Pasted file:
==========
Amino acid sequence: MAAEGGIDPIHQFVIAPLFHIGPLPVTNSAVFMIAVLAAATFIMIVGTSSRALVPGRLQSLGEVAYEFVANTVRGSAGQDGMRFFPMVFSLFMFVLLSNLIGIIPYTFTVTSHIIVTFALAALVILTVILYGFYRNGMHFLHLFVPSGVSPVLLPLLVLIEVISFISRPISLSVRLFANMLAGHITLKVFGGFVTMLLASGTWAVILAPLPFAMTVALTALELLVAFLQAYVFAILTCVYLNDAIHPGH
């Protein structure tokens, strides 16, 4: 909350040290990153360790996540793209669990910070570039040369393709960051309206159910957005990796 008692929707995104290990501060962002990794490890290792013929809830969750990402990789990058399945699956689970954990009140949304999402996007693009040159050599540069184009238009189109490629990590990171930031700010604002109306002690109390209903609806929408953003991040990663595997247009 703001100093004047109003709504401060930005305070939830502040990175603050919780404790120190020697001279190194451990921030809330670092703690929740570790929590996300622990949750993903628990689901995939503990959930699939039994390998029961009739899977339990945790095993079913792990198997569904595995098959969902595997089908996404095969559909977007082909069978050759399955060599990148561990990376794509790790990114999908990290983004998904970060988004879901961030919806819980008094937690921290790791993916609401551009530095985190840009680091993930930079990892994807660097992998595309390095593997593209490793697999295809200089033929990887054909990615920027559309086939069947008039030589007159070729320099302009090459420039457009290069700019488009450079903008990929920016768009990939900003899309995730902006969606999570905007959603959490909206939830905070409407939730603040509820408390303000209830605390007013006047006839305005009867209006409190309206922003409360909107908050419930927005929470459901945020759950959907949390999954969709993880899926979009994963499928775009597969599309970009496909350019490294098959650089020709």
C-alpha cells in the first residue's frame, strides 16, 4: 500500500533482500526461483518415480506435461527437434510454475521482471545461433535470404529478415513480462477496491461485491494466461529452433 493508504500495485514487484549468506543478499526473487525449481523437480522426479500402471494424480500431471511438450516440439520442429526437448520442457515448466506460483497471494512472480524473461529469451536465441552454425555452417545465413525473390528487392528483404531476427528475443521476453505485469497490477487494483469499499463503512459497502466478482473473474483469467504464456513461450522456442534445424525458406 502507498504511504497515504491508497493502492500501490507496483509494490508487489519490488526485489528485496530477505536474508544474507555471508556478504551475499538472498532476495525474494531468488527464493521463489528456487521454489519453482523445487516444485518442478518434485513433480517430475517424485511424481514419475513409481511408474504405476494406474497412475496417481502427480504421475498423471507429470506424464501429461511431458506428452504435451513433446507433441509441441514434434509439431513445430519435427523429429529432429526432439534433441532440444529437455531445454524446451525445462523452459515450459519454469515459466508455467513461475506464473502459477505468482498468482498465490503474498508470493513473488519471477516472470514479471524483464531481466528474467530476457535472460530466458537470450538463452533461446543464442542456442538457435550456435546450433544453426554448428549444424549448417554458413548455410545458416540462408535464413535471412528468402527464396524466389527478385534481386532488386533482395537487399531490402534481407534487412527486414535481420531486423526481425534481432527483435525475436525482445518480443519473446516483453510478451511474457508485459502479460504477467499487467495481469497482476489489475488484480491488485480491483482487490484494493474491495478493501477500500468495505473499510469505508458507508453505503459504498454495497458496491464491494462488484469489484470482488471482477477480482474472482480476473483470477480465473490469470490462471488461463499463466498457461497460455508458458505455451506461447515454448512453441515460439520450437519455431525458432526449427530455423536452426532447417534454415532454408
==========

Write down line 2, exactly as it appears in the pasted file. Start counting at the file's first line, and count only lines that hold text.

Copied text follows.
């Protein structure tokens, strides 16, 4: 909350040290990153360790996540793209669990910070570039040369393709960051309206159910957005990796 008692929707995104290990501060962002990794490890290792013929809830969750990402990789990058399945699956689970954990009140949304999402996007693009040159050599540069184009238009189109490629990590990171930031700010604002109306002690109390209903609806929408953003991040990663595997247009 703001100093004047109003709504401060930005305070939830502040990175603050919780404790120190020697001279190194451990921030809330670092703690929740570790929590996300622990949750993903628990689901995939503990959930699939039994390998029961009739899977339990945790095993079913792990198997569904595995098959969902595997089908996404095969559909977007082909069978050759399955060599990148561990990376794509790790990114999908990290983004998904970060988004879901961030919806819980008094937690921290790791993916609401551009530095985190840009680091993930930079990892994807660097992998595309390095593997593209490793697999295809200089033929990887054909990615920027559309086939069947008039030589007159070729320099302009090459420039457009290069700019488009450079903008990929920016768009990939900003899309995730902006969606999570905007959603959490909206939830905070409407939730603040509820408390303000209830605390007013006047006839305005009867209006409190309206922003409360909107908050419930927005929470459901945020759950959907949390999954969709993880899926979009994963499928775009597969599309970009496909350019490294098959650089020709």